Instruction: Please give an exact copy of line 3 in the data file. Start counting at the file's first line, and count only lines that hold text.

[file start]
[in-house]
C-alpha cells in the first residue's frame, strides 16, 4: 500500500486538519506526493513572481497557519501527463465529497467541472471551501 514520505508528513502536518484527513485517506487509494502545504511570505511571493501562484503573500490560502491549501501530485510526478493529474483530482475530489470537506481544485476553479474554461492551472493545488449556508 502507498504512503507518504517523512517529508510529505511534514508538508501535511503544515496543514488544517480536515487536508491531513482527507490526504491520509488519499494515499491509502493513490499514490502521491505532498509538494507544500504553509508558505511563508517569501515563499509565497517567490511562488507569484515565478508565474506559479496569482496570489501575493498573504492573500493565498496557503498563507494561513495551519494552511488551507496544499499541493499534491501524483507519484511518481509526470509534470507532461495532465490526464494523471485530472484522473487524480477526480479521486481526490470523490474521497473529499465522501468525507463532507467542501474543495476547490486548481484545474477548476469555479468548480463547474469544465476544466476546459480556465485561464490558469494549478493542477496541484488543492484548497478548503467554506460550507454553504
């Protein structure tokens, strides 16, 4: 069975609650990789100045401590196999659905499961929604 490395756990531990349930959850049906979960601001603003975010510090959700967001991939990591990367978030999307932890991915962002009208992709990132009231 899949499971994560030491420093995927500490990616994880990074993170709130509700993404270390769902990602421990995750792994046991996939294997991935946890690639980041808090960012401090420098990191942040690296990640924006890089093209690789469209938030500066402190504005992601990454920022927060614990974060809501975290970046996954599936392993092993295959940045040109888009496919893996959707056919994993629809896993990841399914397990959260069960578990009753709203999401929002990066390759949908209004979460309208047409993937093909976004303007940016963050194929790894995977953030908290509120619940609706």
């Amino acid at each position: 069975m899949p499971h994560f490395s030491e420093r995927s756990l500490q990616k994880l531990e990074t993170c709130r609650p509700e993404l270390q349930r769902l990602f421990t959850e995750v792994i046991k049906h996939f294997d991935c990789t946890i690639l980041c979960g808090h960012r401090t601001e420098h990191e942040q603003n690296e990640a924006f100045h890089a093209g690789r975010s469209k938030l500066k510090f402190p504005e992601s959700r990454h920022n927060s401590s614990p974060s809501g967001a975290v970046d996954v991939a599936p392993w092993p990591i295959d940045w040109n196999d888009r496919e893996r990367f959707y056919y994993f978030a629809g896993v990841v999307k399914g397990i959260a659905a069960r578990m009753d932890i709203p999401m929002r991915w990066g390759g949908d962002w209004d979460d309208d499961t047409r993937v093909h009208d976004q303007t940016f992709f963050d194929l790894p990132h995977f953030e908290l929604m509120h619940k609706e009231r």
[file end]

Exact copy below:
């Protein structure tokens, strides 16, 4: 069975609650990789100045401590196999659905499961929604 490395756990531990349930959850049906979960601001603003975010510090959700967001991939990591990367978030999307932890991915962002009208992709990132009231 899949499971994560030491420093995927500490990616994880990074993170709130509700993404270390769902990602421990995750792994046991996939294997991935946890690639980041808090960012401090420098990191942040690296990640924006890089093209690789469209938030500066402190504005992601990454920022927060614990974060809501975290970046996954599936392993092993295959940045040109888009496919893996959707056919994993629809896993990841399914397990959260069960578990009753709203999401929002990066390759949908209004979460309208047409993937093909976004303007940016963050194929790894995977953030908290509120619940609706």